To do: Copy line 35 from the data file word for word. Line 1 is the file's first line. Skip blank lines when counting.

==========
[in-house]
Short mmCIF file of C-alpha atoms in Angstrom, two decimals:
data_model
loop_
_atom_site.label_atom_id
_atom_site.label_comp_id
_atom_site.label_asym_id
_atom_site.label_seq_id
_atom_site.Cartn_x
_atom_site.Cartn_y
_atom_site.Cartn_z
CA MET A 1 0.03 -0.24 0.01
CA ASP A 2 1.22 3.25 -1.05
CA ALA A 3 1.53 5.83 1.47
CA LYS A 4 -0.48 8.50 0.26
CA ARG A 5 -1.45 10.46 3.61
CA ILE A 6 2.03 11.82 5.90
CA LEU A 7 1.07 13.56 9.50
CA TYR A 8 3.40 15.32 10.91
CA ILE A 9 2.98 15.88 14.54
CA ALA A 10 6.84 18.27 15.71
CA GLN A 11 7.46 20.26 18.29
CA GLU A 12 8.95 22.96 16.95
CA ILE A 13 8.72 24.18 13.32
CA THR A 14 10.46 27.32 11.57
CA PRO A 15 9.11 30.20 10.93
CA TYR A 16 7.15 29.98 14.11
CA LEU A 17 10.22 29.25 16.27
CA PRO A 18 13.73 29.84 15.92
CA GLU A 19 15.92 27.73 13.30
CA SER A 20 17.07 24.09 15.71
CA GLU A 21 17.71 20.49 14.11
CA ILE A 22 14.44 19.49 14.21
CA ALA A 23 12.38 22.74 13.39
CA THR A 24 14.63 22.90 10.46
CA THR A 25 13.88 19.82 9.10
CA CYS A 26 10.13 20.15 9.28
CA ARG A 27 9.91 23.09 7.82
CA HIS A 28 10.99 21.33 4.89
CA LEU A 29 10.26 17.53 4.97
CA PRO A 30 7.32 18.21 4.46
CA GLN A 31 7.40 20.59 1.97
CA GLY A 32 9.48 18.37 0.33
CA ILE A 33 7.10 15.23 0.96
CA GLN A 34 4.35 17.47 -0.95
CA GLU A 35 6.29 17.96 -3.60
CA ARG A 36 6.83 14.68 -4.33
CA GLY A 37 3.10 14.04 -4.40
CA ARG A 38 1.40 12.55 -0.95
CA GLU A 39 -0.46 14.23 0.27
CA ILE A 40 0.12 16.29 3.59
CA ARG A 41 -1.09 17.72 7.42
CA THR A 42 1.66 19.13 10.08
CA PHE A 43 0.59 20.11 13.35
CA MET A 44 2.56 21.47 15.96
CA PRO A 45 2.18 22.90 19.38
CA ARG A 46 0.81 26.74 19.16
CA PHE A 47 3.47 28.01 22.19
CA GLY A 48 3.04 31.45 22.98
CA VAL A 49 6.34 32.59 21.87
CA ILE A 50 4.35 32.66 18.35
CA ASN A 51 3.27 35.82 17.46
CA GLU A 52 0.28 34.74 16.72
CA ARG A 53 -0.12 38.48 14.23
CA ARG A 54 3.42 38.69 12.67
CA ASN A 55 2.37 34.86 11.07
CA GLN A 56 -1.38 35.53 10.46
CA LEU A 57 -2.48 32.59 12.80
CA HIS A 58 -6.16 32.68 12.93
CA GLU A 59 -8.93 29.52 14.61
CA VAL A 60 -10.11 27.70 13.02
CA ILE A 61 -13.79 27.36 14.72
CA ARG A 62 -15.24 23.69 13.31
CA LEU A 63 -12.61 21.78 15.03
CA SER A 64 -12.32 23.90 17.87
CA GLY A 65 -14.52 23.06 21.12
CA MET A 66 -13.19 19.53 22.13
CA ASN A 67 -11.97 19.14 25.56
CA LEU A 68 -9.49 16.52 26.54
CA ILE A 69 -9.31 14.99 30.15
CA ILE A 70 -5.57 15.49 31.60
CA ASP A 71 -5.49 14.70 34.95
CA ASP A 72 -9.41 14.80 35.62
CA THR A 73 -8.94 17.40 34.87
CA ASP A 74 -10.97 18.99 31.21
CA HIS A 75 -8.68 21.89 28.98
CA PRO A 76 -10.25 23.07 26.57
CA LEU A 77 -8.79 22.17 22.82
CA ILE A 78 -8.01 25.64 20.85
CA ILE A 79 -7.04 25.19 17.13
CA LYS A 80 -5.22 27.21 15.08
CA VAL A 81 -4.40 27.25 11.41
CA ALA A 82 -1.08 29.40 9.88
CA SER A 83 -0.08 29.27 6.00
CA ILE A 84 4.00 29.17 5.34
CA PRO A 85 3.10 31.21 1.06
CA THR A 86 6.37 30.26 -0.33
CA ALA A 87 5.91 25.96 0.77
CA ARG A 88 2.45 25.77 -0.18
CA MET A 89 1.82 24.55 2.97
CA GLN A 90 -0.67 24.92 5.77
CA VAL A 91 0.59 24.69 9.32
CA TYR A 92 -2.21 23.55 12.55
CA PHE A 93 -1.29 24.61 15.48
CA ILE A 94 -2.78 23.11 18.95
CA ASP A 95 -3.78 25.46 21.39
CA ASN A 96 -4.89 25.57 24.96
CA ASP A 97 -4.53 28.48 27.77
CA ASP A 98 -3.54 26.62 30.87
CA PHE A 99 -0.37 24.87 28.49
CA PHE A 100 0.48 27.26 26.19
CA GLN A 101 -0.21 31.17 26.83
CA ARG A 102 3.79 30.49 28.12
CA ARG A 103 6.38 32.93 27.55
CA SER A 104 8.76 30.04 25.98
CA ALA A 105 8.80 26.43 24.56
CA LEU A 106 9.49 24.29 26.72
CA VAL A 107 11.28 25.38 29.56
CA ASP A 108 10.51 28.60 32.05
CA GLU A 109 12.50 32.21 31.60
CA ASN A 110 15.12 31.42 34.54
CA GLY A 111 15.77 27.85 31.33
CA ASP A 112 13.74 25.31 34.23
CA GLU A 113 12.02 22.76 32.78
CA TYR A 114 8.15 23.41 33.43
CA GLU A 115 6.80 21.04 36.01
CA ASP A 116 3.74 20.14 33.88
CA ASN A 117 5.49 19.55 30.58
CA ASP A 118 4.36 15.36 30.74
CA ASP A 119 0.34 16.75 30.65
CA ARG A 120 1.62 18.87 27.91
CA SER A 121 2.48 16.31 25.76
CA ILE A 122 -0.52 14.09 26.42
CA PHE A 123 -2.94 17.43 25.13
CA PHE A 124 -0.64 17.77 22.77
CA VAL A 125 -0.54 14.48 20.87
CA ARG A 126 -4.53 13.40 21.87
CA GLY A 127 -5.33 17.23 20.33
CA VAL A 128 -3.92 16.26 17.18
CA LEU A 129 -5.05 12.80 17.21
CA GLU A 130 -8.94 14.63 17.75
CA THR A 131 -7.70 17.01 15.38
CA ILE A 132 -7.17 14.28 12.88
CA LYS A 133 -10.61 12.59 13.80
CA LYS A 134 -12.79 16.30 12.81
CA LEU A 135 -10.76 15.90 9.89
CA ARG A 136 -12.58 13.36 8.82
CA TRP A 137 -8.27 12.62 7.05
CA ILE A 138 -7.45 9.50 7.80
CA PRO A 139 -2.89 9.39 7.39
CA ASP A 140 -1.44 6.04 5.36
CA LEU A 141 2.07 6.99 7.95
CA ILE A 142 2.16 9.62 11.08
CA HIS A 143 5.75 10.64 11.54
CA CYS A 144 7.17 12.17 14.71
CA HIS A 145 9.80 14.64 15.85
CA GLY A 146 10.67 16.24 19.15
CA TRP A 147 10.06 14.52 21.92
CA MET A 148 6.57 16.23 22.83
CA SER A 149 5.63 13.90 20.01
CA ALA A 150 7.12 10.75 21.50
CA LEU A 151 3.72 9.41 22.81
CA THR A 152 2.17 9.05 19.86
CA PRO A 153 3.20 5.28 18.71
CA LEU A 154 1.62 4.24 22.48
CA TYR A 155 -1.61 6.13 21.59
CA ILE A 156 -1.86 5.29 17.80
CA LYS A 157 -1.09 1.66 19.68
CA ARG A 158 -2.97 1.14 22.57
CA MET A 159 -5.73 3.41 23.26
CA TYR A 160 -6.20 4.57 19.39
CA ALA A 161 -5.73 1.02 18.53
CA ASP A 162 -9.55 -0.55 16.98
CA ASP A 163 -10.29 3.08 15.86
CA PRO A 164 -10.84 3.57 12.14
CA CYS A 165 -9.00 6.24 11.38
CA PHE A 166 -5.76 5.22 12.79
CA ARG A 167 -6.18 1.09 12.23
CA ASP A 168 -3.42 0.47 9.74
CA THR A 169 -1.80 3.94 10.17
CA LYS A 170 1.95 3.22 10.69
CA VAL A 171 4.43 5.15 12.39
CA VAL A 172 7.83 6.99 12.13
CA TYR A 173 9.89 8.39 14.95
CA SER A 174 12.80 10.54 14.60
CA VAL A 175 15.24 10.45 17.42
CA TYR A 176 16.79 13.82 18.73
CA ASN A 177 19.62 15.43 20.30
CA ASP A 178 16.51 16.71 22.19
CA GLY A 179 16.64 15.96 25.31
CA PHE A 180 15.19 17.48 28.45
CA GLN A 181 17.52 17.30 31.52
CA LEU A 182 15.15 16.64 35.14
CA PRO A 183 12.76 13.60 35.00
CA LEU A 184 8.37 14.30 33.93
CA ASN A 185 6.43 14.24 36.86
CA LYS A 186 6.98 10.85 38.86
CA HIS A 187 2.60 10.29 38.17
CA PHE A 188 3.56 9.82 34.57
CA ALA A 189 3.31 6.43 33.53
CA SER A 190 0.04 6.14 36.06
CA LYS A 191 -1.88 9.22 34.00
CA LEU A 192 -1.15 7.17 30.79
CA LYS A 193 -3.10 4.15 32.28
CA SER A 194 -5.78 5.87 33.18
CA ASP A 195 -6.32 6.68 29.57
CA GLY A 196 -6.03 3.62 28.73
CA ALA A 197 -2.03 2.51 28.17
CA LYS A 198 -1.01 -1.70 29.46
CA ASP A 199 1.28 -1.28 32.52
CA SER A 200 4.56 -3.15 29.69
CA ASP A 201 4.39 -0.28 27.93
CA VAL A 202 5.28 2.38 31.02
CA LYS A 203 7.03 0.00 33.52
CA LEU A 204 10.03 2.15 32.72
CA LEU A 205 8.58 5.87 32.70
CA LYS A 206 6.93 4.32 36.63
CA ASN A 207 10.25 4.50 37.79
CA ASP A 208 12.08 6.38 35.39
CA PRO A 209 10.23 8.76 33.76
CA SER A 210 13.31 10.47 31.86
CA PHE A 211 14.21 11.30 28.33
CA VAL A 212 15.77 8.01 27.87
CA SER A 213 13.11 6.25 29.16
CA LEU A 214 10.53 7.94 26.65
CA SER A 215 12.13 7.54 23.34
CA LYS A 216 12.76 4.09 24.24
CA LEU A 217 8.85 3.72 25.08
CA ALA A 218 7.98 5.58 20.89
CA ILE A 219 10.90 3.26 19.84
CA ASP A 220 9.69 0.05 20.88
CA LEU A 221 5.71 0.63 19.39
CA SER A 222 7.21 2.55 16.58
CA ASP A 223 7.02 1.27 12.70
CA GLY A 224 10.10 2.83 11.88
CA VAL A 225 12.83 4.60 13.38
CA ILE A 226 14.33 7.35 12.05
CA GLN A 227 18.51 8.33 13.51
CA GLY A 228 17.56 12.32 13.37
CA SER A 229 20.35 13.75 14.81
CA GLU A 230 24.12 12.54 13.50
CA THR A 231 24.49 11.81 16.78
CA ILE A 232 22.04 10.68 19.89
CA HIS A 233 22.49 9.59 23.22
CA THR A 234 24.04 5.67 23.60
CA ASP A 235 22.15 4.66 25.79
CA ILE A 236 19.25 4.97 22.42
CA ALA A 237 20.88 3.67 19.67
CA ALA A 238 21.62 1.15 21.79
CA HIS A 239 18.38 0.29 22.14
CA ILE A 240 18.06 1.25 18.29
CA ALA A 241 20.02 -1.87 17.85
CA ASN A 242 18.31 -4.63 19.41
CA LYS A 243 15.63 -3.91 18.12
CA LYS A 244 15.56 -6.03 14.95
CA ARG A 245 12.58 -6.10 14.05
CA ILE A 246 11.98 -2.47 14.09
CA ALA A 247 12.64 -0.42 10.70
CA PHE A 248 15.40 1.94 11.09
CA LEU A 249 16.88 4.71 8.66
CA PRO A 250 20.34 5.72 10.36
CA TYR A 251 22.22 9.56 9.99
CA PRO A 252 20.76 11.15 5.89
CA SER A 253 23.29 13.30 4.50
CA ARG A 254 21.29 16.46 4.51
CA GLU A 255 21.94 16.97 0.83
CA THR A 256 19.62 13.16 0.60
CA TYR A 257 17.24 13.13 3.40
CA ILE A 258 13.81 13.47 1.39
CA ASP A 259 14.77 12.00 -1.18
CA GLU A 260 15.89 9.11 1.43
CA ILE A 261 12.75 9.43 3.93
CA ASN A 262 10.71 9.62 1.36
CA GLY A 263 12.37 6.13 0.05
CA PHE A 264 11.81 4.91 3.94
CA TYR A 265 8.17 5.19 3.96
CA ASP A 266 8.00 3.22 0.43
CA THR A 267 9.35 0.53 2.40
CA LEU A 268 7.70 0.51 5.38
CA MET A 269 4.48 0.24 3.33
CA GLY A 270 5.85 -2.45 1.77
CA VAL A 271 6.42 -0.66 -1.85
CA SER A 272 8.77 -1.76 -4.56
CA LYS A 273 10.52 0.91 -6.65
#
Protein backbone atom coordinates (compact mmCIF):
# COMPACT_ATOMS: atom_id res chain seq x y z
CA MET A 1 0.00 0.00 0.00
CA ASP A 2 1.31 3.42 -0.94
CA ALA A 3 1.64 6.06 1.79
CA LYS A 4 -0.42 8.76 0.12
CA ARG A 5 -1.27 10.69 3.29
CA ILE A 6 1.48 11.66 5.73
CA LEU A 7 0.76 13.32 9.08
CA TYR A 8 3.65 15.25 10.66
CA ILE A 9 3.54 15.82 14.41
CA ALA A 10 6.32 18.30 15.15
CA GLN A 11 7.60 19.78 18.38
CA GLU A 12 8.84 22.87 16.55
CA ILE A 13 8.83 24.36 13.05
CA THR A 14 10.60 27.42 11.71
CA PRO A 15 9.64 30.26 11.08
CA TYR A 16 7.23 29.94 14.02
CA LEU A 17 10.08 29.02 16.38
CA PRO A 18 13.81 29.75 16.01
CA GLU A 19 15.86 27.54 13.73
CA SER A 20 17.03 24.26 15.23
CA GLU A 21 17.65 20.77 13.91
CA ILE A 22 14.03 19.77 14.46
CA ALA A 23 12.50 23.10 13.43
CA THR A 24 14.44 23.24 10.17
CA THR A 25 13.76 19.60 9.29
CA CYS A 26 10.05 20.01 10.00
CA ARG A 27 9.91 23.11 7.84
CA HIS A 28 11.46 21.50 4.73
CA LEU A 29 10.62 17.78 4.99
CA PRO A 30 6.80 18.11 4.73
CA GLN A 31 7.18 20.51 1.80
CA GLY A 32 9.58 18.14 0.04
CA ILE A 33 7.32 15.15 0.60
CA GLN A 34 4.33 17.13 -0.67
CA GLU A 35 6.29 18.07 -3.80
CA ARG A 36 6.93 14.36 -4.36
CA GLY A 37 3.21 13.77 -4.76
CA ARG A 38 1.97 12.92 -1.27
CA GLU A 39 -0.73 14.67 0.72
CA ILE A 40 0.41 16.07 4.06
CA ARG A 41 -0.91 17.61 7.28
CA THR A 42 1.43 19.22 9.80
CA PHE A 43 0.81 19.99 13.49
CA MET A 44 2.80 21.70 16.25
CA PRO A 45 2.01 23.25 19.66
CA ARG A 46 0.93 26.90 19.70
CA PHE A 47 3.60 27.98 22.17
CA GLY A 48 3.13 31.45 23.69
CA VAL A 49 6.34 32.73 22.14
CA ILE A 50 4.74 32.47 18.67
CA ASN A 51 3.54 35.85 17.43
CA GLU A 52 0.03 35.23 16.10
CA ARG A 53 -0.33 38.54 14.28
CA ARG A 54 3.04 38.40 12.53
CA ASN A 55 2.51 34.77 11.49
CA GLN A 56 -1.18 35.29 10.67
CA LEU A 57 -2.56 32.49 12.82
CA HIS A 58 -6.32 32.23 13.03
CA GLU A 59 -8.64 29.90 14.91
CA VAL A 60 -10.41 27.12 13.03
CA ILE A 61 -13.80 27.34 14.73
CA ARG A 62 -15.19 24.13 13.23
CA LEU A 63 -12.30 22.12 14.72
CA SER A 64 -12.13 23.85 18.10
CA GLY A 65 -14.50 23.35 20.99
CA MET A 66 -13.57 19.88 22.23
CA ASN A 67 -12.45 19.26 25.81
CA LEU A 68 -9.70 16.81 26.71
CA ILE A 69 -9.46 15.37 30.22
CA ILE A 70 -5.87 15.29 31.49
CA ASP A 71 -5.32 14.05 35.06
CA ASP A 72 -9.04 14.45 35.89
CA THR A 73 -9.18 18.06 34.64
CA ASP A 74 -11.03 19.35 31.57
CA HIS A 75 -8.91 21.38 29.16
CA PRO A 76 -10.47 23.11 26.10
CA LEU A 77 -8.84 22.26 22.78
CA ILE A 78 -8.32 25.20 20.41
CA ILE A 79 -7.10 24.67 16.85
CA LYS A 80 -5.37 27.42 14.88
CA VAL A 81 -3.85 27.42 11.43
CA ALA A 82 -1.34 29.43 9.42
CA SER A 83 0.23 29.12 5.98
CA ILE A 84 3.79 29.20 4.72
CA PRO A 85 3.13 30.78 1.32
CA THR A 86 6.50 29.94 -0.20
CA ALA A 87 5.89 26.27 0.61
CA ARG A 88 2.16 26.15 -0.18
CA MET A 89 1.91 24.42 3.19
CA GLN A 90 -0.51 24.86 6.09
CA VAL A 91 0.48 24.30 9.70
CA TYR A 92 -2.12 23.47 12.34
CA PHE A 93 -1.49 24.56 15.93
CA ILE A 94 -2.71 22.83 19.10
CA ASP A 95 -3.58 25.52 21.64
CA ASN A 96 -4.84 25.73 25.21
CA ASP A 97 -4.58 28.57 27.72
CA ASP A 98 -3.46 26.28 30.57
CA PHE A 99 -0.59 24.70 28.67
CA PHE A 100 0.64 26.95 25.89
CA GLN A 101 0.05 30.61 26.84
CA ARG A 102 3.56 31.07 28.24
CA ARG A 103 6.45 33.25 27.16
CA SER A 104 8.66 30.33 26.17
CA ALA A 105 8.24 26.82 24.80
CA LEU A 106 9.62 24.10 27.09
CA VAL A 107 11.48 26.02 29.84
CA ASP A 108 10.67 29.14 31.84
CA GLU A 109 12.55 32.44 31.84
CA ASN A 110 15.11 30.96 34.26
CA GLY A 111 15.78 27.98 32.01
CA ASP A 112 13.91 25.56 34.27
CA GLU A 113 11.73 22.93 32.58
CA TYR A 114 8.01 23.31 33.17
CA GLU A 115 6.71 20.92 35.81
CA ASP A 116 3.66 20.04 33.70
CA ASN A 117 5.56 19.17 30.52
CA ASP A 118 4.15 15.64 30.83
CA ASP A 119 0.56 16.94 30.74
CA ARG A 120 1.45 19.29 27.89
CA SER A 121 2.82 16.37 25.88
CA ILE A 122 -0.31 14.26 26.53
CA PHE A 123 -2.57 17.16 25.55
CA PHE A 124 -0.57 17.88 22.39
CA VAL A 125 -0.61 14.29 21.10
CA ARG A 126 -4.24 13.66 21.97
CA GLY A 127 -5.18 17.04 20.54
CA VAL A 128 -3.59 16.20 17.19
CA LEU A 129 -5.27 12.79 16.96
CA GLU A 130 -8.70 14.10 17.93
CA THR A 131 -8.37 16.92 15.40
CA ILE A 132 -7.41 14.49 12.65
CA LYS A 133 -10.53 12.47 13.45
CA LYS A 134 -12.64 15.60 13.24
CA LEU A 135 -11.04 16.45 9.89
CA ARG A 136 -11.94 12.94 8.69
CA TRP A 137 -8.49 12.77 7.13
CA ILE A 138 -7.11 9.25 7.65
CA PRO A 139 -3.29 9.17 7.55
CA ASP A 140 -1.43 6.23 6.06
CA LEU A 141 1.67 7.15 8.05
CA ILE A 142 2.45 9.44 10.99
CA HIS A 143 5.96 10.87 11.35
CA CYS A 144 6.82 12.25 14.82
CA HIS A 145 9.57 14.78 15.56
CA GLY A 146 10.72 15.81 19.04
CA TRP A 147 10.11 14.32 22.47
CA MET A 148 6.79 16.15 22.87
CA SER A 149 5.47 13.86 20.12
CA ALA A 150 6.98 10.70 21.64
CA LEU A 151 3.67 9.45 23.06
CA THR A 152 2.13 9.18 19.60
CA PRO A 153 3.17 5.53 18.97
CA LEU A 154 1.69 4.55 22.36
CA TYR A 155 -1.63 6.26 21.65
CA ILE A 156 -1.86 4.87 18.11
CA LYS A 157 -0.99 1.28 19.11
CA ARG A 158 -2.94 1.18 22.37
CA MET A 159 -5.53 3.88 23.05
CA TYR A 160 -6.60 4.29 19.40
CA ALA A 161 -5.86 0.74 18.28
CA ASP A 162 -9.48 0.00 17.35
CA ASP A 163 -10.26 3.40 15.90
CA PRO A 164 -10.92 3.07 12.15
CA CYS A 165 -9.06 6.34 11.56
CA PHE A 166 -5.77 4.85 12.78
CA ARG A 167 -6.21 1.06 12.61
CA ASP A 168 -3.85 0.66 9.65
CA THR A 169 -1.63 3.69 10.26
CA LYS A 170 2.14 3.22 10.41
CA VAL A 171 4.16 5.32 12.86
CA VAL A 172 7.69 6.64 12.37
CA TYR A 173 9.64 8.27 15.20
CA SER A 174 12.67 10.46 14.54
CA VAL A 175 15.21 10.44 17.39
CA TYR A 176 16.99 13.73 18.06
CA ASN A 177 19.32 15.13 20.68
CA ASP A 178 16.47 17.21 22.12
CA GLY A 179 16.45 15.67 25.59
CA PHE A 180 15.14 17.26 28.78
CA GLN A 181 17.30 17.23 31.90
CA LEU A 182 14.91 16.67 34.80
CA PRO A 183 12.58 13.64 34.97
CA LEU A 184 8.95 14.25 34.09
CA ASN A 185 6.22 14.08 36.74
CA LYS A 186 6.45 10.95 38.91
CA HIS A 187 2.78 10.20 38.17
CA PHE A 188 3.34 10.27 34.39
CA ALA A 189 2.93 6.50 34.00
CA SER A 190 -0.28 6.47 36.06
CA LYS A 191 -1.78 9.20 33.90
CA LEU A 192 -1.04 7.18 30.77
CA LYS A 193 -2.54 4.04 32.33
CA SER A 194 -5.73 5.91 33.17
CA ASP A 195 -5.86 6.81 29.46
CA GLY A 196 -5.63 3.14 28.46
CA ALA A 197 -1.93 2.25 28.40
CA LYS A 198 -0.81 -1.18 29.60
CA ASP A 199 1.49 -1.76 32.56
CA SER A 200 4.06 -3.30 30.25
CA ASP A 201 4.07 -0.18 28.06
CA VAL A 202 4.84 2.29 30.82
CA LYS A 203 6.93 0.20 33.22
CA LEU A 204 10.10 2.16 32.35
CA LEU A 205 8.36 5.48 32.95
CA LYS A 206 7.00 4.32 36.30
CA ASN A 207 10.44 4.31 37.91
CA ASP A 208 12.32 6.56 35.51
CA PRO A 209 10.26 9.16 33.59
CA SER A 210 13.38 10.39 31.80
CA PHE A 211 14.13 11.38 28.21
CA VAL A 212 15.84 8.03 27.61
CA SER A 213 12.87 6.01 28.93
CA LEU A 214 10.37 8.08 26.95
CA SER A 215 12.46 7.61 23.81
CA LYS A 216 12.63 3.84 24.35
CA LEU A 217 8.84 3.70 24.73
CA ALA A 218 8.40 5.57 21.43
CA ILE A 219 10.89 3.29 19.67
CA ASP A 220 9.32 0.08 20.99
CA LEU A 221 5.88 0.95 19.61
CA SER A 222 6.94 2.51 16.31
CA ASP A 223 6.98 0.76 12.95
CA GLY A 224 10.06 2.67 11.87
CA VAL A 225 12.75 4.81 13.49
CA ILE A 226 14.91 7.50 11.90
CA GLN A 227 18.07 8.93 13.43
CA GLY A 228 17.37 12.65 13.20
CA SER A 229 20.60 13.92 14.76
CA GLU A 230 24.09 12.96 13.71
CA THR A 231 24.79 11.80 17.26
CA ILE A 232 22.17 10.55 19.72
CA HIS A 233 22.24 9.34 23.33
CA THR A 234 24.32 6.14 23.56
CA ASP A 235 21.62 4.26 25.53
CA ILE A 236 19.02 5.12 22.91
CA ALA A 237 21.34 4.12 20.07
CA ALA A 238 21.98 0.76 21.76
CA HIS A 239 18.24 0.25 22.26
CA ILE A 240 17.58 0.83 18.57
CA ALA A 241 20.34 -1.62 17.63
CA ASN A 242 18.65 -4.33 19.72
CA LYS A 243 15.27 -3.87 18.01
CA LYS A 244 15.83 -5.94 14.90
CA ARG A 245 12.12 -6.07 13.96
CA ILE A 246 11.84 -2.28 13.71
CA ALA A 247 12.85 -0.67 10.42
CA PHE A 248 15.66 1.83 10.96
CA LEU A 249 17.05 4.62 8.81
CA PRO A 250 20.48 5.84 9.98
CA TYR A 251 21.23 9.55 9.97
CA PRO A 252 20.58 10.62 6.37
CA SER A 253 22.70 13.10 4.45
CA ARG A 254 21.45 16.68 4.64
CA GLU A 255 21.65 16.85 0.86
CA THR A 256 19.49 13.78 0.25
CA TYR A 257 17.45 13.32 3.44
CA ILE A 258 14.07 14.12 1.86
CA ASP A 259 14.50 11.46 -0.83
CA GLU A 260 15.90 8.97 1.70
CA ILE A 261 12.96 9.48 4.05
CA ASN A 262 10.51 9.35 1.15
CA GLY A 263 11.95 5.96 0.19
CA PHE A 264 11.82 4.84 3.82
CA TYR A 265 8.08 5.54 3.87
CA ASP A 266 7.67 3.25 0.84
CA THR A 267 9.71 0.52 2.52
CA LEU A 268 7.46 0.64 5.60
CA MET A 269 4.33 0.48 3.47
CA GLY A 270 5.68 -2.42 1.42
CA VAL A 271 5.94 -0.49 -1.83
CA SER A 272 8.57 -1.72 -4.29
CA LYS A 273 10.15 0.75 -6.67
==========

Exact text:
CA THR A 24 14.63 22.90 10.46